dust|er


dust|er
dust|er «DUHS tuhr», noun.
1. a person or thing that dusts.
2. a cloth, brush, or the like, used to get dust off things.
3. an apparatus for sifting or blowing dry poisons on plants to kill insects.
4. a contrivance for removing dust by sifting; sieve.
5. a) a long, lightweight garment worn over the clothes to keep dust off them: »

Riding along dusty country roads in open cars called for a special garment to protect the clothes, and so the duster, a long coat of linen completely covering the wearer's clothes, came into being (Bernice G. Chambers).

b) a similar garment, without a belt, worn by women as a dress, especially indoors: »

In budget-priced coats, faille and linen dusters, both lined and unlined, look like big spring sellers (New York Times).

6. U.S. Informal. a dust storm: »

What was described by some weathermen as the worst duster in 25 years hit parts of seven states (Newsweek).

7. U.S. an unproductive oil well; dry hole: »

He invested in 56 dusters in a row before striking it rich (Wall Street Journal).

8. Baseball Slang. a pitch purposely thrown at or near a batter's head; beanball: »

His penchant for throwing “dusters” prompted…Hank Aaron to label him a “mean” pitcher (Time).

9. U.S. Military Slang. a type of motorized vehicle on a caterpillar track, and equipped with 40-millimeter guns: »

The duster, maneuvering from one side to the other, fired hundreds of exploding shells into the hamlet (New York Times).


Useful english dictionary. 2012.

Look at other dictionaries:

  • Dust — (d[u^]st), n. [AS. dust; cf. LG. dust, D. duist meal dust, OD. doest, donst, and G. dunst vapor, OHG. tunist, dunist, a blowing, wind, Icel. dust dust, Dan. dyst mill dust; perh. akin to L. fumus smoke, E. fume. [root]71.] 1. Fine, dry particles… …   The Collaborative International Dictionary of English

  • dust — [dust] n. [ME < OE, akin to MLowG: for IE base see DUN1] 1. powdery earth or other matter in bits fine enough to be easily suspended in air 2. a cloud of such matter 3. confusion; turmoil 4. a) earth, esp. as the place of burial …   English World dictionary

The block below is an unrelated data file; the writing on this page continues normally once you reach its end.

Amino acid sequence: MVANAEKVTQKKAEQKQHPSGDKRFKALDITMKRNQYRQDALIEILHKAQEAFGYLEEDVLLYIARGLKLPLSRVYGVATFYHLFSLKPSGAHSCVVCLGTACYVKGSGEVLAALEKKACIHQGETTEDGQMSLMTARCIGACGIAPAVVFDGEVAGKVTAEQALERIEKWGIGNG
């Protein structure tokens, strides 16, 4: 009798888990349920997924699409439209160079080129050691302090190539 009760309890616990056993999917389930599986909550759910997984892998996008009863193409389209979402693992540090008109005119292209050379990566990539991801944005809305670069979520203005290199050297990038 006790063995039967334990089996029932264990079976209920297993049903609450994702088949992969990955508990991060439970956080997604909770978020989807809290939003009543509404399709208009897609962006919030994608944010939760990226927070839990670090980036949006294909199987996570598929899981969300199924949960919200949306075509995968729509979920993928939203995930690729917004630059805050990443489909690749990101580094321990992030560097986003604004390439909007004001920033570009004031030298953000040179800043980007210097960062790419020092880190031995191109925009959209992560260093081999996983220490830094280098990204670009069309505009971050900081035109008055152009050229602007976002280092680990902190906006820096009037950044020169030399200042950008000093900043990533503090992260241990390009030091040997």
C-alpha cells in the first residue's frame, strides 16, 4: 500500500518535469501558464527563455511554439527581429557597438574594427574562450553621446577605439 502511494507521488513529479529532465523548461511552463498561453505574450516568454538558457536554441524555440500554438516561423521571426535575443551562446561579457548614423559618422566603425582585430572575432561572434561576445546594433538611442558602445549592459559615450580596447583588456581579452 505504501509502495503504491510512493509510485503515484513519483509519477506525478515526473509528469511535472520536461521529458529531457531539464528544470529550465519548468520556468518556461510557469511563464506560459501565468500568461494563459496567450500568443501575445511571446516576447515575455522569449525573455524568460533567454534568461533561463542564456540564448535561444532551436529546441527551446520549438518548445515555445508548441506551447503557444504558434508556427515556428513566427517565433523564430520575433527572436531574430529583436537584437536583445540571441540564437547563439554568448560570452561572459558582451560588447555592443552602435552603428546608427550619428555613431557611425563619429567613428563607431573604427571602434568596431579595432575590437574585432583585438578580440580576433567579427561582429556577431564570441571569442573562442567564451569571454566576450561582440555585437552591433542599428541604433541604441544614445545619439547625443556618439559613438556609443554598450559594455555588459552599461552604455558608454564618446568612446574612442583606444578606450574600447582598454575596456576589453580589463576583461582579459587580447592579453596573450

• dust — ► NOUN 1) fine, dry powder consisting of tiny particles of earth or waste matter. 2) any material in the form of tiny particles: coal dust. 3) an act of dusting. ► VERB 1) remove dust from the surface of. 2) cover lightly with a powdered… …   English terms dictionary

  • dust|y — «DUHS tee», adjective, dust|i|er, dust|i|est. 1. covered with dust; filled with dust: »He found some dusty old books in the attic. 2. like dust; dry and powdery: »dusty ch …   Useful english dictionary

  • Dust — (d[u^]st), v. t. [imp. & p. p. {Dusted}; p. pr. & vb. n. {Dusting}.] 1. To free from dust; to brush, wipe, or sweep away dust from; as, to dust a table or a floor. [1913 Webster] 2. To sprinkle with dust. [1913 Webster] 3. To reduce to a fine… …   The Collaborative International Dictionary of English

  • Dust — Saltar a navegación, búsqueda Dust Álbum de Screaming Trees Publicación 1996 Grabación 1996 …   Wikipedia Español

  • dust-up — dust ups N COUNT A dust up is a quarrel that often involves some fighting. [INFORMAL] He s now facing suspension after a dust up with the referee. Syn: scrap …   English dictionary

  • dust — [n] tiny particles in the air ashes, cinders, dirt, dust bunnies*, earth, filth, flakes, fragments, gilings, granules, grime, grit, ground, lint, loess, powder, refuse, sand, smut, soil, soot; concept 437 dust [v] sprinkle tiny particles… …   New thesaurus

  • dust-up — [dust′up΄] n. Slang a commotion, quarrel, or fight * * * …   Universalium

  • dust — is used as a simile for annihilation (2 Kgs. 13:7). In the NT dust on the head was a sign of repentance (Rev. 18:19) but when shaken off the feet it was either a warning of judgement [[➝ Judgement]] to come (perhaps Matt. 10:14) or a gesture of… …   Dictionary of the Bible